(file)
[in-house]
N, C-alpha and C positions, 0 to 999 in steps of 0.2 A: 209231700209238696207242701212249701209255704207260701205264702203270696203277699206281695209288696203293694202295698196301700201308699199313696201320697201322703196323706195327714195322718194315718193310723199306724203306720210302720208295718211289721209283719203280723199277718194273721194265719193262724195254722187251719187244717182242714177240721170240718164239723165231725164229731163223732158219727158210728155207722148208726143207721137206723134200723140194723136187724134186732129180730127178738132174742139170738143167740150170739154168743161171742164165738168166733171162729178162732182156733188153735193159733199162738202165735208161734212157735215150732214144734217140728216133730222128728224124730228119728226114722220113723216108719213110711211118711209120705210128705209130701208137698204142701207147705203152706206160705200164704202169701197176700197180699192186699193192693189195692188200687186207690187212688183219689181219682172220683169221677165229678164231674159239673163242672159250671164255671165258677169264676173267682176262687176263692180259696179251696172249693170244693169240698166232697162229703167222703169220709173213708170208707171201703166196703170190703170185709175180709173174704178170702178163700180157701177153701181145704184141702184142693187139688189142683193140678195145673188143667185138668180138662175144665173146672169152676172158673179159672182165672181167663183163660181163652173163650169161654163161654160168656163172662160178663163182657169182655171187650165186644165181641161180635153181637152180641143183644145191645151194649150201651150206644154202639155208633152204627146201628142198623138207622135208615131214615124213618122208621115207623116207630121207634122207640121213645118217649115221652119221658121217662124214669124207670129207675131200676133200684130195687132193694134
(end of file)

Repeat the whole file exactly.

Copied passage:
[in-house]
N, C-alpha and C positions, 0 to 999 in steps of 0.2 A: 209231700209238696207242701212249701209255704207260701205264702203270696203277699206281695209288696203293694202295698196301700201308699199313696201320697201322703196323706195327714195322718194315718193310723199306724203306720210302720208295718211289721209283719203280723199277718194273721194265719193262724195254722187251719187244717182242714177240721170240718164239723165231725164229731163223732158219727158210728155207722148208726143207721137206723134200723140194723136187724134186732129180730127178738132174742139170738143167740150170739154168743161171742164165738168166733171162729178162732182156733188153735193159733199162738202165735208161734212157735215150732214144734217140728216133730222128728224124730228119728226114722220113723216108719213110711211118711209120705210128705209130701208137698204142701207147705203152706206160705200164704202169701197176700197180699192186699193192693189195692188200687186207690187212688183219689181219682172220683169221677165229678164231674159239673163242672159250671164255671165258677169264676173267682176262687176263692180259696179251696172249693170244693169240698166232697162229703167222703169220709173213708170208707171201703166196703170190703170185709175180709173174704178170702178163700180157701177153701181145704184141702184142693187139688189142683193140678195145673188143667185138668180138662175144665173146672169152676172158673179159672182165672181167663183163660181163652173163650169161654163161654160168656163172662160178663163182657169182655171187650165186644165181641161180635153181637152180641143183644145191645151194649150201651150206644154202639155208633152204627146201628142198623138207622135208615131214615124213618122208621115207623116207630121207634122207640121213645118217649115221652119221658121217662124214669124207670129207675131200676133200684130195687132193694134